Wednesday, July 16, 2008

Scavenged Fragments of Conversation: The Pledge.

As I was recently walking around the National Gallery in Canberra, I overheard a woman says to her friend:-

"Damn, I think we should make a pledge tonight..."

I was taken by the possibility of the line. Should play with this as an exercise conversation starter or ending.

Thursday, July 3, 2008

Quote of the day

There's only one compliment from a director that can mean anything to a playwright:

'I like your play and I'm going to put in on.'

Richard Eyre (from Nation Service p 79.)

Tuesday, July 1, 2008

Quote of the day

the difference between commitment and involvement: in a ham omelette the pig is committed but the chicken is involved.

Richard Eyre (quoting Al Clark in 'National Service'. p 60)

Monday, June 30, 2008

Quote of the day

Words without actions are the assassins of idealism.

Herbert Hoover (quoted on Richard Larter's painting 'First Hand Panoramo Way' 1970)

Sunday, June 29, 2008

Quote of the day

Whenever I did anything mainly because I thought it was going to be commercial, it was a failure, and whenever I did something only because I thought it was good, it turned out to be commercial.

Jean-Louis Barrault (as quoted by Richard Eyre in 'National Service')

Saturday, June 28, 2008

Ledge Fetish: Play Script.

There are two characters: Andy and Bobby. Both can be played as either male or female.­­­­­­­­­­­­­­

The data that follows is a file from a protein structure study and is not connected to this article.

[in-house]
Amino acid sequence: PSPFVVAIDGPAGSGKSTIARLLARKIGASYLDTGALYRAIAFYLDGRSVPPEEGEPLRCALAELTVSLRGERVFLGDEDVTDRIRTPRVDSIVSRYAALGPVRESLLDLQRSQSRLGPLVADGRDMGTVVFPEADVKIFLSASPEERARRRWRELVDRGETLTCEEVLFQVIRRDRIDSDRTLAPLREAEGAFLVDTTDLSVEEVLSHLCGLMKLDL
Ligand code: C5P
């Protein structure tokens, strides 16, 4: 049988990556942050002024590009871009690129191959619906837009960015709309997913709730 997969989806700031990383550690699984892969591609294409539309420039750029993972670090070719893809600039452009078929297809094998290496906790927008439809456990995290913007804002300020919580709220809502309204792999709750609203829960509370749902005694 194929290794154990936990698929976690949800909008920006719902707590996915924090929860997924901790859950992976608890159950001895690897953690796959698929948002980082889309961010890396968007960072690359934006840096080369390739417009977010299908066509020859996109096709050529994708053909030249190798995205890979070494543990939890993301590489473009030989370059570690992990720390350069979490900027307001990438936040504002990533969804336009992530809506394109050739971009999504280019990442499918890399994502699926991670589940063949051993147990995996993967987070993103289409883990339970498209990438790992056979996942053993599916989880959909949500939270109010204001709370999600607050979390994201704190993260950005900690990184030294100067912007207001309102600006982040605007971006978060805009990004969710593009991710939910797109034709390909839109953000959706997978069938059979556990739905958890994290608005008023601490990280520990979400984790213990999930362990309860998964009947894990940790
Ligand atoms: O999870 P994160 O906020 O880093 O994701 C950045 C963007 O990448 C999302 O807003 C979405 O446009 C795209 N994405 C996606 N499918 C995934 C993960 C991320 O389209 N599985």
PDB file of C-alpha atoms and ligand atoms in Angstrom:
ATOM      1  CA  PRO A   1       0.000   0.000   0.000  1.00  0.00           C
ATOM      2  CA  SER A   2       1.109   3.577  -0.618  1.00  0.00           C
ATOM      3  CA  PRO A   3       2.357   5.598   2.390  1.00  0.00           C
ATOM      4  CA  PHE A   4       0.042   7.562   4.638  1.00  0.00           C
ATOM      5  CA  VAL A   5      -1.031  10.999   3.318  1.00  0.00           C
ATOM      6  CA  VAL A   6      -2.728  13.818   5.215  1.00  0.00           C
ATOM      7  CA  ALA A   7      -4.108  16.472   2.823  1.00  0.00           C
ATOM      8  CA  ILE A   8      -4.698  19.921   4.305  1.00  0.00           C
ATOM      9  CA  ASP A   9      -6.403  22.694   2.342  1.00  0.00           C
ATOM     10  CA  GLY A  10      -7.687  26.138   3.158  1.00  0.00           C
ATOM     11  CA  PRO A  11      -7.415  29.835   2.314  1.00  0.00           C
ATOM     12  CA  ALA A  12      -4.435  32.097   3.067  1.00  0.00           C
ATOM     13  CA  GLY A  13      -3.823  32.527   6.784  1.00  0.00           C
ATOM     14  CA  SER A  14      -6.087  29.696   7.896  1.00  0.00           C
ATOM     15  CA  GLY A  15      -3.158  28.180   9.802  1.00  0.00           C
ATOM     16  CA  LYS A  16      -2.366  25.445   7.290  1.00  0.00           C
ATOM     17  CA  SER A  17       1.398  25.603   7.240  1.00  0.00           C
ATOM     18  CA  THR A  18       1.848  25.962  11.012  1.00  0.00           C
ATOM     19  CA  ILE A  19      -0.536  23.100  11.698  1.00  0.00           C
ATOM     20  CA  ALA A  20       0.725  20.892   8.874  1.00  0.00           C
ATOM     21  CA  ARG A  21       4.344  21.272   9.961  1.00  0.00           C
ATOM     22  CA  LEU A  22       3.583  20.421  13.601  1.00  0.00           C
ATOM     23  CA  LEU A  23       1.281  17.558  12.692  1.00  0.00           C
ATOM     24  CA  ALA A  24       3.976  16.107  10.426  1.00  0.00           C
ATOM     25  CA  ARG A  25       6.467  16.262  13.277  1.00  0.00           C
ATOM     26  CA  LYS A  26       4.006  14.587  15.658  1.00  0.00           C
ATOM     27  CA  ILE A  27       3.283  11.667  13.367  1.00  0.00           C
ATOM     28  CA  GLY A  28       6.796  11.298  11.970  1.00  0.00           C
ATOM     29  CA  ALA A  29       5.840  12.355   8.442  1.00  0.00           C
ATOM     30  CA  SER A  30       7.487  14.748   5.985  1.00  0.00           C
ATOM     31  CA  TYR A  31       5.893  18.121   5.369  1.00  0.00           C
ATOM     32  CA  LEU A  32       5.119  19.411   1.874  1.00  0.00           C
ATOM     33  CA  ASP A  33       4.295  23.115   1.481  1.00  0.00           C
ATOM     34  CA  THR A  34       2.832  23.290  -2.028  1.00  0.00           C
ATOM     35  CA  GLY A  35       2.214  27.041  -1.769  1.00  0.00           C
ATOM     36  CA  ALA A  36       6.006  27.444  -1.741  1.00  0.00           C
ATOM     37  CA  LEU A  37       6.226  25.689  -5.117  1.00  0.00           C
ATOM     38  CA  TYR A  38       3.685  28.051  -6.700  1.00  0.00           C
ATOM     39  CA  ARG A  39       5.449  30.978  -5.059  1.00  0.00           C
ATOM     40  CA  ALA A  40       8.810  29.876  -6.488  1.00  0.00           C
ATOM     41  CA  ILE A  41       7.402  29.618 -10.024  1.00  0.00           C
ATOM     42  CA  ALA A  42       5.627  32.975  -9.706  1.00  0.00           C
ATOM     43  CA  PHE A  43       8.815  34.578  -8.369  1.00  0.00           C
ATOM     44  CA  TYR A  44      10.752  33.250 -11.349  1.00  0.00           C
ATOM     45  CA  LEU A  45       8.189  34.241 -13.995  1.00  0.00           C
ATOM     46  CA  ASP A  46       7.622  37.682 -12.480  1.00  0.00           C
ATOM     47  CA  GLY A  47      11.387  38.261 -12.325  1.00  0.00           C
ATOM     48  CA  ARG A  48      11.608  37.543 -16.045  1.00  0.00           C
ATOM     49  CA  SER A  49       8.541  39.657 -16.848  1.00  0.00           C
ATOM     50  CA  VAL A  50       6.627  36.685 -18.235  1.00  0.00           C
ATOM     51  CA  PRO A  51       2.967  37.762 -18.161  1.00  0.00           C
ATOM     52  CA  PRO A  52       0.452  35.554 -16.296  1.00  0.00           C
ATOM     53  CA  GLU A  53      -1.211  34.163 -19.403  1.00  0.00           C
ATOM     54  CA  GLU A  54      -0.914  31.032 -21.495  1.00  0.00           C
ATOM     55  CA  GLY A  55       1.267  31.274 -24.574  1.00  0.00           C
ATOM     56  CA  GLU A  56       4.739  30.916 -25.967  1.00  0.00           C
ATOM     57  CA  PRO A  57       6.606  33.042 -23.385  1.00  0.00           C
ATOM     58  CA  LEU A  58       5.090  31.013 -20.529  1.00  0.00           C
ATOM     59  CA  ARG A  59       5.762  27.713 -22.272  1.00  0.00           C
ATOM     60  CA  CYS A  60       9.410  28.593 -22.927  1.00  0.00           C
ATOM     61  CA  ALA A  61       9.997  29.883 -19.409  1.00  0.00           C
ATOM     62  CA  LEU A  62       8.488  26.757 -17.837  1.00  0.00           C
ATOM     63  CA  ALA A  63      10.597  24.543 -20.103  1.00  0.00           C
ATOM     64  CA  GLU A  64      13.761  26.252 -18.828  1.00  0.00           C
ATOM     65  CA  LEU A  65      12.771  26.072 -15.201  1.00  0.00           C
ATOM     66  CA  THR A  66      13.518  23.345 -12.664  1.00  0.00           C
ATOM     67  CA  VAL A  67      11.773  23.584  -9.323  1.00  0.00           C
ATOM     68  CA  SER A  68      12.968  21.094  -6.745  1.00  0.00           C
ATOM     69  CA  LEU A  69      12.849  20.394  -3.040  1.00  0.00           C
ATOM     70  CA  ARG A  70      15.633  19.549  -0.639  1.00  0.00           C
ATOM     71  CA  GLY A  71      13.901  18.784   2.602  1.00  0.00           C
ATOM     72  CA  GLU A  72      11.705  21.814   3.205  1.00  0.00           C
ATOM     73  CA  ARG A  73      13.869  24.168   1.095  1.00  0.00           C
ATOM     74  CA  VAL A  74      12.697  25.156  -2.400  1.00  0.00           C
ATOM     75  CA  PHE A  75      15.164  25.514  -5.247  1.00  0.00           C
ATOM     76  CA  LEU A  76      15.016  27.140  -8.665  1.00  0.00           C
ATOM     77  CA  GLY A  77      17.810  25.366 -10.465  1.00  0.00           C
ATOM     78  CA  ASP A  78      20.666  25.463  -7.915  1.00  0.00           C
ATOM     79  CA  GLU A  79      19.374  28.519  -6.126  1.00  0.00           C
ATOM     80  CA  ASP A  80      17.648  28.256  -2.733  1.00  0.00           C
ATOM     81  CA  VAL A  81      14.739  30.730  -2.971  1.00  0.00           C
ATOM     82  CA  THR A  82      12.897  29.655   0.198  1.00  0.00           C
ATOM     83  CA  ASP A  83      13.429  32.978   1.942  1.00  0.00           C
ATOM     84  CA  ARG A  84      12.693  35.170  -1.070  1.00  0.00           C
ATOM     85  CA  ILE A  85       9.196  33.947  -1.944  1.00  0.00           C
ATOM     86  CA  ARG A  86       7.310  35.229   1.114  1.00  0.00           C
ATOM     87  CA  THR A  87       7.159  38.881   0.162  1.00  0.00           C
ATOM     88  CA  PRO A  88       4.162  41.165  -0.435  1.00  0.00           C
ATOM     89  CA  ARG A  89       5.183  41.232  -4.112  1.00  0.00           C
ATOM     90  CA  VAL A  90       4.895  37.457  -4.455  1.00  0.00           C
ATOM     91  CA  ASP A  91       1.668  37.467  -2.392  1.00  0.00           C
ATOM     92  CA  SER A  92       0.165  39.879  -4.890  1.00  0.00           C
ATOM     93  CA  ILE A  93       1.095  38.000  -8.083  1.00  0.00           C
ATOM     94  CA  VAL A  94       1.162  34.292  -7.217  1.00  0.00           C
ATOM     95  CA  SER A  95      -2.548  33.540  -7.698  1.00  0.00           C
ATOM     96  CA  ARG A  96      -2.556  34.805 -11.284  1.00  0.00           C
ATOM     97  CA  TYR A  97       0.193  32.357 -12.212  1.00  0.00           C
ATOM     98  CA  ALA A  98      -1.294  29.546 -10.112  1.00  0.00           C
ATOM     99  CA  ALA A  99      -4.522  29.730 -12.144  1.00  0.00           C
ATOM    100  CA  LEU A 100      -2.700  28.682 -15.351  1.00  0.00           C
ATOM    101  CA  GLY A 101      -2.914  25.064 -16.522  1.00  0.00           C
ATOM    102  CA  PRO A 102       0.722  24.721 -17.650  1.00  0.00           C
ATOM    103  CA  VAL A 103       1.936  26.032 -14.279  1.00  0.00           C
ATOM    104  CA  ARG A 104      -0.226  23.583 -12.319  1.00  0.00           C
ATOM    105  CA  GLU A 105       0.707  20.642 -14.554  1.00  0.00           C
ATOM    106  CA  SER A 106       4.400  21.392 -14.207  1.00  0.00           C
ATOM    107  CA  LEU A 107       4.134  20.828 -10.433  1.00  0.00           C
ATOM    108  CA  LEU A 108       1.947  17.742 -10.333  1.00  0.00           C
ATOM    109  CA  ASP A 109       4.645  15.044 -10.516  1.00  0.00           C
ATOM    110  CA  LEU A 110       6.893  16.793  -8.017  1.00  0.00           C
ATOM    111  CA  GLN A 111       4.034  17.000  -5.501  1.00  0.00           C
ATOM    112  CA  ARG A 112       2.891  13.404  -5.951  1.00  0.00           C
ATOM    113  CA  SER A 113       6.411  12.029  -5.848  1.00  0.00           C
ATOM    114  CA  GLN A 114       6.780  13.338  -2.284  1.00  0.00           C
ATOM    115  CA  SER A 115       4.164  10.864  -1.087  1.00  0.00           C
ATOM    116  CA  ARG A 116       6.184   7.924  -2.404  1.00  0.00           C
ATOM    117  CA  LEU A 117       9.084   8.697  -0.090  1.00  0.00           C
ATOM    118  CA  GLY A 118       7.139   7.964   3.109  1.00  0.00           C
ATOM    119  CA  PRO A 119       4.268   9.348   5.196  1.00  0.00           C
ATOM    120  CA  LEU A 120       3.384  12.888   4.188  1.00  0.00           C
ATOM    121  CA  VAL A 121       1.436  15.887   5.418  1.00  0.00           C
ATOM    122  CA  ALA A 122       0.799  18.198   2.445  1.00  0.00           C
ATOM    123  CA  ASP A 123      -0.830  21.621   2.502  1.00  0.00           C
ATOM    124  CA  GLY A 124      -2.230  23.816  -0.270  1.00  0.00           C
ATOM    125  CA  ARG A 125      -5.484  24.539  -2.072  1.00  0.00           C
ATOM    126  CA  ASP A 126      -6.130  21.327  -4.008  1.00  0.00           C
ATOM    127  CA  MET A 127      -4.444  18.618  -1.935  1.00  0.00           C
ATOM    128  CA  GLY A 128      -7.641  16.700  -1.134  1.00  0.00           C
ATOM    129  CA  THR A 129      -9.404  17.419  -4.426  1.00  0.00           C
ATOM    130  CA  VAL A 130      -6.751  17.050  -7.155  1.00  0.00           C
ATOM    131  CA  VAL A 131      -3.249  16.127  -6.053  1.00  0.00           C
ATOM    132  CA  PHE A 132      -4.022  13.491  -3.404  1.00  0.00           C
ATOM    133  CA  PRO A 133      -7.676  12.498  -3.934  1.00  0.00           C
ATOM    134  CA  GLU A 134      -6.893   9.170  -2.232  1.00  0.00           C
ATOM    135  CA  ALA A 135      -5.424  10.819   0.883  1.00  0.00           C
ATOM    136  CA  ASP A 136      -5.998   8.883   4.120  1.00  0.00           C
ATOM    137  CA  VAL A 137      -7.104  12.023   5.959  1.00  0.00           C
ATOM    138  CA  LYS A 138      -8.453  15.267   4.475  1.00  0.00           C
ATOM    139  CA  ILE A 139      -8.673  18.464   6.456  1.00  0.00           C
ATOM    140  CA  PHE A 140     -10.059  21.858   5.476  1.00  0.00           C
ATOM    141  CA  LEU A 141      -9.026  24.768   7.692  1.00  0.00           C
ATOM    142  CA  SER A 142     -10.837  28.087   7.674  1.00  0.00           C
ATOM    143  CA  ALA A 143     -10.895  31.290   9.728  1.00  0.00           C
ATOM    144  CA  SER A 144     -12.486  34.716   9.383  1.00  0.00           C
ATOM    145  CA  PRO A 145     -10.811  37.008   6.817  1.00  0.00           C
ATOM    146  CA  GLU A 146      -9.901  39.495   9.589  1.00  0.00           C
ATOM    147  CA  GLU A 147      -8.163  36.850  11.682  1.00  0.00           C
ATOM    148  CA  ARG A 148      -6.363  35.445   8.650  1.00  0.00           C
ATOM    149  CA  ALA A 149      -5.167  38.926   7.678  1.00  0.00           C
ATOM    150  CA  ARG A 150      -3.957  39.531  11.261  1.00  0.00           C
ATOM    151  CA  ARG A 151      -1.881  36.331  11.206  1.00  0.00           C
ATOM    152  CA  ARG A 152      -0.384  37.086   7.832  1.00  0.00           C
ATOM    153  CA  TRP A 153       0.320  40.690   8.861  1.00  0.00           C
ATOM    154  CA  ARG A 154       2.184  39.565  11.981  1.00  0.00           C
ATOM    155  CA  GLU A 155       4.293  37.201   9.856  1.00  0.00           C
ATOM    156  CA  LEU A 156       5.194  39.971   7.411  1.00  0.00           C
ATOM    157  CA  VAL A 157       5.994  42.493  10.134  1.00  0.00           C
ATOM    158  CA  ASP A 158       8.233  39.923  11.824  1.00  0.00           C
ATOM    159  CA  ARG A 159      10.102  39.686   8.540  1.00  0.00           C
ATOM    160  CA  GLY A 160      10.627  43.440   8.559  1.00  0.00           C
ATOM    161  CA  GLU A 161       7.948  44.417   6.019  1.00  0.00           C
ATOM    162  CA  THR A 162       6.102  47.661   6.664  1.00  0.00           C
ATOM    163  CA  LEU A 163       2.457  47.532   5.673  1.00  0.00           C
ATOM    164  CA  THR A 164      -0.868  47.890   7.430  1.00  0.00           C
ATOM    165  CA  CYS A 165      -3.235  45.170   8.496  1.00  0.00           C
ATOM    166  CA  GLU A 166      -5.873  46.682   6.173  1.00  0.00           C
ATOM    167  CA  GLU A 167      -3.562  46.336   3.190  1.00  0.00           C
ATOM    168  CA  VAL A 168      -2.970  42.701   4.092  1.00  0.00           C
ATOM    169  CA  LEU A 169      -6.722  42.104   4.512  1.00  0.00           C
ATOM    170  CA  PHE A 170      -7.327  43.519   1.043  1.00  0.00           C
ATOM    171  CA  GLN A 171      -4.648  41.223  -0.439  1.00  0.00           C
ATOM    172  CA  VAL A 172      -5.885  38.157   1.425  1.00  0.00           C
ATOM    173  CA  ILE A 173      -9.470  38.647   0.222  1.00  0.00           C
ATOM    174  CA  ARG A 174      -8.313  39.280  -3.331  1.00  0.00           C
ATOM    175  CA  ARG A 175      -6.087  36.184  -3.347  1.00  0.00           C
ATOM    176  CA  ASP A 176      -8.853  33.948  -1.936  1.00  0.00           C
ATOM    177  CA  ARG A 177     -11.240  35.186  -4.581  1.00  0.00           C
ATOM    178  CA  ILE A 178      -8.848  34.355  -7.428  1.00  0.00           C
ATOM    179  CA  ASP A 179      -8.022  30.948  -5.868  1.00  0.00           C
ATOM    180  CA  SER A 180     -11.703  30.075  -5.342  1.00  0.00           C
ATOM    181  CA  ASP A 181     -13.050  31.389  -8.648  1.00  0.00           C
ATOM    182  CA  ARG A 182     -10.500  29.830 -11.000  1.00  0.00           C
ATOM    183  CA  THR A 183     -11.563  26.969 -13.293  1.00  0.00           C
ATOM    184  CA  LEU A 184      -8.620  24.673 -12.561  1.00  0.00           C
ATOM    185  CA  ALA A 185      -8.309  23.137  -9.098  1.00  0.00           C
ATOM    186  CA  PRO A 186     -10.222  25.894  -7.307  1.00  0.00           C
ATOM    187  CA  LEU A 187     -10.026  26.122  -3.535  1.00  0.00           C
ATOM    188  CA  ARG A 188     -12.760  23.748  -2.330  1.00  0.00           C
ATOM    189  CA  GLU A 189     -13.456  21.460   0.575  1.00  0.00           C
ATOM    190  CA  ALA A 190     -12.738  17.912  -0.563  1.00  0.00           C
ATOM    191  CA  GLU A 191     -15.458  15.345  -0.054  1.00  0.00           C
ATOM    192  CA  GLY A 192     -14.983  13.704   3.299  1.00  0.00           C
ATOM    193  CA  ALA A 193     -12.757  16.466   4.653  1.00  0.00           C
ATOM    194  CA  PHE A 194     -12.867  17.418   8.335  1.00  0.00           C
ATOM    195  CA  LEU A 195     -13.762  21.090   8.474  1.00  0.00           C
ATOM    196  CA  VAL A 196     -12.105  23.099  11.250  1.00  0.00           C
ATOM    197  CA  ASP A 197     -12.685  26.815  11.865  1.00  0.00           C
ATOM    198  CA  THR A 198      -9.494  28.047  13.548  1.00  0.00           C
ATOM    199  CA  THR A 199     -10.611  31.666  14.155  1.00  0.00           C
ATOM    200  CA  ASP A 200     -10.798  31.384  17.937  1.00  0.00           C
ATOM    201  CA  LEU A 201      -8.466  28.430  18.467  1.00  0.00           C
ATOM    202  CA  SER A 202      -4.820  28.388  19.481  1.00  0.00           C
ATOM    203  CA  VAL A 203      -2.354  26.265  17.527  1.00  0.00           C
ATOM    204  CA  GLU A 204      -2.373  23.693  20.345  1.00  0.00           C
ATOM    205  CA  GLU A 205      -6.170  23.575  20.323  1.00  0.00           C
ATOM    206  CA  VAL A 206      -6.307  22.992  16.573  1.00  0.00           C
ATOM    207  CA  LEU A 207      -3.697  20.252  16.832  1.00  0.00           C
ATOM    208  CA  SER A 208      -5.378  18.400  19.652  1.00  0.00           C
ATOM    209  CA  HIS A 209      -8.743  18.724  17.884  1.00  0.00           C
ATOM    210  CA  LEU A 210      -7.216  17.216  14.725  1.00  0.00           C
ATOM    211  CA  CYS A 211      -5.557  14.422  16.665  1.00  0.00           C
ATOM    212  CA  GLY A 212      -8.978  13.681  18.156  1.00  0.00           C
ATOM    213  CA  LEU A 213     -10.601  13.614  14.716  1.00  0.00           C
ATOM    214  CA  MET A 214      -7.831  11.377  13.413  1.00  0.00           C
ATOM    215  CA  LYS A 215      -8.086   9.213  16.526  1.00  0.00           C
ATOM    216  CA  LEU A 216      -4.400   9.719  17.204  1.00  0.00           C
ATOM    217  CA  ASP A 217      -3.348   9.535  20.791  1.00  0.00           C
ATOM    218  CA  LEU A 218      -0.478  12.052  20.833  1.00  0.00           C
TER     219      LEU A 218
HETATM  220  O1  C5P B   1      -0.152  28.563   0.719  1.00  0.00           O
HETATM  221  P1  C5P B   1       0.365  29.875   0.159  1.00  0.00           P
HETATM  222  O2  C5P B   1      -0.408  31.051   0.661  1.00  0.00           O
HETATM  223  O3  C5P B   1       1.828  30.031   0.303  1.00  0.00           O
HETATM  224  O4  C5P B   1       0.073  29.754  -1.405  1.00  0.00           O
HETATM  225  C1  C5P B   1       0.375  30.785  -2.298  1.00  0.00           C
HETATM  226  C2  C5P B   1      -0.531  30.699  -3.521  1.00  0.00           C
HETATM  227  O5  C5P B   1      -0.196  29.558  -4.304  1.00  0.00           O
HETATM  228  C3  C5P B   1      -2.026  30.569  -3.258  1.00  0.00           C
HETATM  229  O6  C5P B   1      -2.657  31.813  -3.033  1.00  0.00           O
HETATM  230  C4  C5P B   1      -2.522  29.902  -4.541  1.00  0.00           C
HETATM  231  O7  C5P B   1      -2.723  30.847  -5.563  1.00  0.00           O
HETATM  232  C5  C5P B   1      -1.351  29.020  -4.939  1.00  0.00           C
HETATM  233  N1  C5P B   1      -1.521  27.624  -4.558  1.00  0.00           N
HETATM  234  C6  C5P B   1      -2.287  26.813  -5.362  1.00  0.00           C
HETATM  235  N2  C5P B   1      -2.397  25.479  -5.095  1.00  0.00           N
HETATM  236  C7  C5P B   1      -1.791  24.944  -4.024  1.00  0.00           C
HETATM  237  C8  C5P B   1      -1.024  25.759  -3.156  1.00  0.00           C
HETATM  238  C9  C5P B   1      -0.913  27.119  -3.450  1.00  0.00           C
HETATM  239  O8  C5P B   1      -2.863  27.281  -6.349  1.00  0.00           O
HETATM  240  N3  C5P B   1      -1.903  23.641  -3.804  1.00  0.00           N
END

Fade up sound-scape of a city street. Snap lights up: Day.

There is only a wooden crate (for portable shoeshine store) on stage.

Andy is sitting on the crate. Andy eats lunch and watches pedestrians walking past. Andy is bored. Pause.
Bobby slowly enters and stops downstage. Bobby looks up over the audience.
Andy stops eating and watches Bobby for a moment.
Andy eventually moves to stand beside Bobby.
Bobby doesn’t move.

Andy: You okay?
Bobby: (smiles, nods) Thanks.
Andy: Okay (pause - moves away – stops - returns) You an architect?
Bobby: No.
Andy: I was only wondering… It’s just that you’re staring up.
Bobby: Yes.
Andy: At that building?
Bobby: Yes.
Andy: That you work in?
Bobby: No!
Andy: No? No...So you live there?
Bobby: No.
Andy: No?
Bobby: No. I don’t think I’ve ever actually been inside that building. Why?
Andy: Nothing. No Reason …That’s okay… And you’re okay?
Bobby: Yes, and I’m not an architect.


Andy: Are you a history student?
Bobby: (smiles) No.
Andy: A journalist?
Bobby: No.
Andy: A freelance photographer?
Bobby: No.
Andy: (flirting) How about a research assistant for a glossy mag?
Bobby: No.
Andy: A professional shopper?
Bobby: No. I wish.
Andy: A private investigator on a stake out?

Bobby laughs.

Andy: Not a cop?

Bobby shakes head.

Andy: And you’re wouldn’t be a criminal casing out your next job?
Bobby: No.